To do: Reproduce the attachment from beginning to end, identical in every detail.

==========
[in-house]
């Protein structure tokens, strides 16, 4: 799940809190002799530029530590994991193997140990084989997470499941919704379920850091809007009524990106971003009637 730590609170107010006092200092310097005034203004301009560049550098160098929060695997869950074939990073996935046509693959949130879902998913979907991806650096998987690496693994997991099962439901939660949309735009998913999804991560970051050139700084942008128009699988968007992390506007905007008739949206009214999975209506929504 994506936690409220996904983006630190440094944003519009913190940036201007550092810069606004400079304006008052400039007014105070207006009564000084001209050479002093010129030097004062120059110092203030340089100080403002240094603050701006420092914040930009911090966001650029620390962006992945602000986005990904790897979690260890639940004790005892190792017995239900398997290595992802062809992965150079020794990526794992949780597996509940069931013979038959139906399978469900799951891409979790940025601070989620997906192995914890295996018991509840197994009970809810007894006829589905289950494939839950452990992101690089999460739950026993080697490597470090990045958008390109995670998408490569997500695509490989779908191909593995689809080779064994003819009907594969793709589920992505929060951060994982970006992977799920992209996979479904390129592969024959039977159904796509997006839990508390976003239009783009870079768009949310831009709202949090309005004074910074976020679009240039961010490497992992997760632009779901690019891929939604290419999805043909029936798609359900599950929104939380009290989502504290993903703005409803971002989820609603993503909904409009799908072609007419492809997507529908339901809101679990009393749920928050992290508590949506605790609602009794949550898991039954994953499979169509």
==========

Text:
[in-house]
């Protein structure tokens, strides 16, 4: 799940809190002799530029530590994991193997140990084989997470499941919704379920850091809007009524990106971003009637 730590609170107010006092200092310097005034203004301009560049550098160098929060695997869950074939990073996935046509693959949130879902998913979907991806650096998987690496693994997991099962439901939660949309735009998913999804991560970051050139700084942008128009699988968007992390506007905007008739949206009214999975209506929504 994506936690409220996904983006630190440094944003519009913190940036201007550092810069606004400079304006008052400039007014105070207006009564000084001209050479002093010129030097004062120059110092203030340089100080403002240094603050701006420092914040930009911090966001650029620390962006992945602000986005990904790897979690260890639940004790005892190792017995239900398997290595992802062809992965150079020794990526794992949780597996509940069931013979038959139906399978469900799951891409979790940025601070989620997906192995914890295996018991509840197994009970809810007894006829589905289950494939839950452990992101690089999460739950026993080697490597470090990045958008390109995670998408490569997500695509490989779908191909593995689809080779064994003819009907594969793709589920992505929060951060994982970006992977799920992209996979479904390129592969024959039977159904796509997006839990508390976003239009783009870079768009949310831009709202949090309005004074910074976020679009240039961010490497992992997760632009779901690019891929939604290419999805043909029936798609359900599950929104939380009290989502504290993903703005409803971002989820609603993503909904409009799908072609007419492809997507529908339901809101679990009393749920928050992290508590949506605790609602009794949550898991039954994953499979169509």